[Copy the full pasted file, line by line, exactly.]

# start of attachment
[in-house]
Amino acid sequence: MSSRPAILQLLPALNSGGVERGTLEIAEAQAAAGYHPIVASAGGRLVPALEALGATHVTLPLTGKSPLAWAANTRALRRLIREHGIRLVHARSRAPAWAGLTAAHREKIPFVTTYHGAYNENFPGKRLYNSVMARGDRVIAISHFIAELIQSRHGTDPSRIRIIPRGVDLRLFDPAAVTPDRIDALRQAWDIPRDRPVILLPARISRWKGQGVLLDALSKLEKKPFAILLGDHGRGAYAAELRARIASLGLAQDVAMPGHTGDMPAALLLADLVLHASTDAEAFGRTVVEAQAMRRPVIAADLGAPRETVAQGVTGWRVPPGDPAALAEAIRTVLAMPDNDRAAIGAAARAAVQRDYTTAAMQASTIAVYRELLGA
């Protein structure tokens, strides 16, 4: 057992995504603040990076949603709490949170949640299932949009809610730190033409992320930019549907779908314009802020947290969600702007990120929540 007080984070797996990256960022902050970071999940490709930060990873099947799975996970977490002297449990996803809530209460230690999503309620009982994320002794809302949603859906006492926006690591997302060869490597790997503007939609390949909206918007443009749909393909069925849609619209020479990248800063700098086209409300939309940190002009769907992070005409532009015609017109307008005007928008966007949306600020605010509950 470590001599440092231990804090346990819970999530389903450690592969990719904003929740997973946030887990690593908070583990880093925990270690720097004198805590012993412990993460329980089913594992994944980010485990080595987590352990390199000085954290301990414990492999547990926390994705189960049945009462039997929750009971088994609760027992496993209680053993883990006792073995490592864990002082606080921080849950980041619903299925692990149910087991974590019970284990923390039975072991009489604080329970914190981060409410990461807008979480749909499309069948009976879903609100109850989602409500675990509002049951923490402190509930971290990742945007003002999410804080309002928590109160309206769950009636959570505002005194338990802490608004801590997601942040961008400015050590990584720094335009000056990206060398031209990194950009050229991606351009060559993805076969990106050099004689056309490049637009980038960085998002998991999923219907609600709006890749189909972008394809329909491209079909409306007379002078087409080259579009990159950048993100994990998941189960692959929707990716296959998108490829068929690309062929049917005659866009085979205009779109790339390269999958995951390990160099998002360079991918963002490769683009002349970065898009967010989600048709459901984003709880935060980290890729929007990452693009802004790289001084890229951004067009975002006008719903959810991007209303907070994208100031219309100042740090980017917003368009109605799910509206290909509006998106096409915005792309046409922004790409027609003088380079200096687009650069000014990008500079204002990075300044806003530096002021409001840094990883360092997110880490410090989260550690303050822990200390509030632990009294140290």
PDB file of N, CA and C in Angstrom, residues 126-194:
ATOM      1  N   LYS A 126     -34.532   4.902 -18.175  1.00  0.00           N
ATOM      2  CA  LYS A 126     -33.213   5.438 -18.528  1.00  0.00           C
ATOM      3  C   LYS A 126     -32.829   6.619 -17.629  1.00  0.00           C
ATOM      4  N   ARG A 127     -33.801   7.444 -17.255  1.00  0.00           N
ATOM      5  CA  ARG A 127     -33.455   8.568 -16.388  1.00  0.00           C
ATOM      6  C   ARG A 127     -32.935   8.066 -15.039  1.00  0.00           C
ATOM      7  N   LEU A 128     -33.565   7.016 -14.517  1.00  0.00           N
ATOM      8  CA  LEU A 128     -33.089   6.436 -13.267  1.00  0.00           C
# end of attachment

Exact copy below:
[in-house]
Amino acid sequence: MSSRPAILQLLPALNSGGVERGTLEIAEAQAAAGYHPIVASAGGRLVPALEALGATHVTLPLTGKSPLAWAANTRALRRLIREHGIRLVHARSRAPAWAGLTAAHREKIPFVTTYHGAYNENFPGKRLYNSVMARGDRVIAISHFIAELIQSRHGTDPSRIRIIPRGVDLRLFDPAAVTPDRIDALRQAWDIPRDRPVILLPARISRWKGQGVLLDALSKLEKKPFAILLGDHGRGAYAAELRARIASLGLAQDVAMPGHTGDMPAALLLADLVLHASTDAEAFGRTVVEAQAMRRPVIAADLGAPRETVAQGVTGWRVPPGDPAALAEAIRTVLAMPDNDRAAIGAAARAAVQRDYTTAAMQASTIAVYRELLGA
């Protein structure tokens, strides 16, 4: 057992995504603040990076949603709490949170949640299932949009809610730190033409992320930019549907779908314009802020947290969600702007990120929540 007080984070797996990256960022902050970071999940490709930060990873099947799975996970977490002297449990996803809530209460230690999503309620009982994320002794809302949603859906006492926006690591997302060869490597790997503007939609390949909206918007443009749909393909069925849609619209020479990248800063700098086209409300939309940190002009769907992070005409532009015609017109307008005007928008966007949306600020605010509950 470590001599440092231990804090346990819970999530389903450690592969990719904003929740997973946030887990690593908070583990880093925990270690720097004198805590012993412990993460329980089913594992994944980010485990080595987590352990390199000085954290301990414990492999547990926390994705189960049945009462039997929750009971088994609760027992496993209680053993883990006792073995490592864990002082606080921080849950980041619903299925692990149910087991974590019970284990923390039975072991009489604080329970914190981060409410990461807008979480749909499309069948009976879903609100109850989602409500675990509002049951923490402190509930971290990742945007003002999410804080309002928590109160309206769950009636959570505002005194338990802490608004801590997601942040961008400015050590990584720094335009000056990206060398031209990194950009050229991606351009060559993805076969990106050099004689056309490049637009980038960085998002998991999923219907609600709006890749189909972008394809329909491209079909409306007379002078087409080259579009990159950048993100994990998941189960692959929707990716296959998108490829068929690309062929049917005659866009085979205009779109790339390269999958995951390990160099998002360079991918963002490769683009002349970065898009967010989600048709459901984003709880935060980290890729929007990452693009802004790289001084890229951004067009975002006008719903959810991007209303907070994208100031219309100042740090980017917003368009109605799910509206290909509006998106096409915005792309046409922004790409027609003088380079200096687009650069000014990008500079204002990075300044806003530096002021409001840094990883360092997110880490410090989260550690303050822990200390509030632990009294140290």
PDB file of N, CA and C in Angstrom, residues 126-194:
ATOM      1  N   LYS A 126     -34.532   4.902 -18.175  1.00  0.00           N
ATOM      2  CA  LYS A 126     -33.213   5.438 -18.528  1.00  0.00           C
ATOM      3  C   LYS A 126     -32.829   6.619 -17.629  1.00  0.00           C
ATOM      4  N   ARG A 127     -33.801   7.444 -17.255  1.00  0.00           N
ATOM      5  CA  ARG A 127     -33.455   8.568 -16.388  1.00  0.00           C
ATOM      6  C   ARG A 127     -32.935   8.066 -15.039  1.00  0.00           C
ATOM      7  N   LEU A 128     -33.565   7.016 -14.517  1.00  0.00           N
ATOM      8  CA  LEU A 128     -33.089   6.436 -13.267  1.00  0.00           C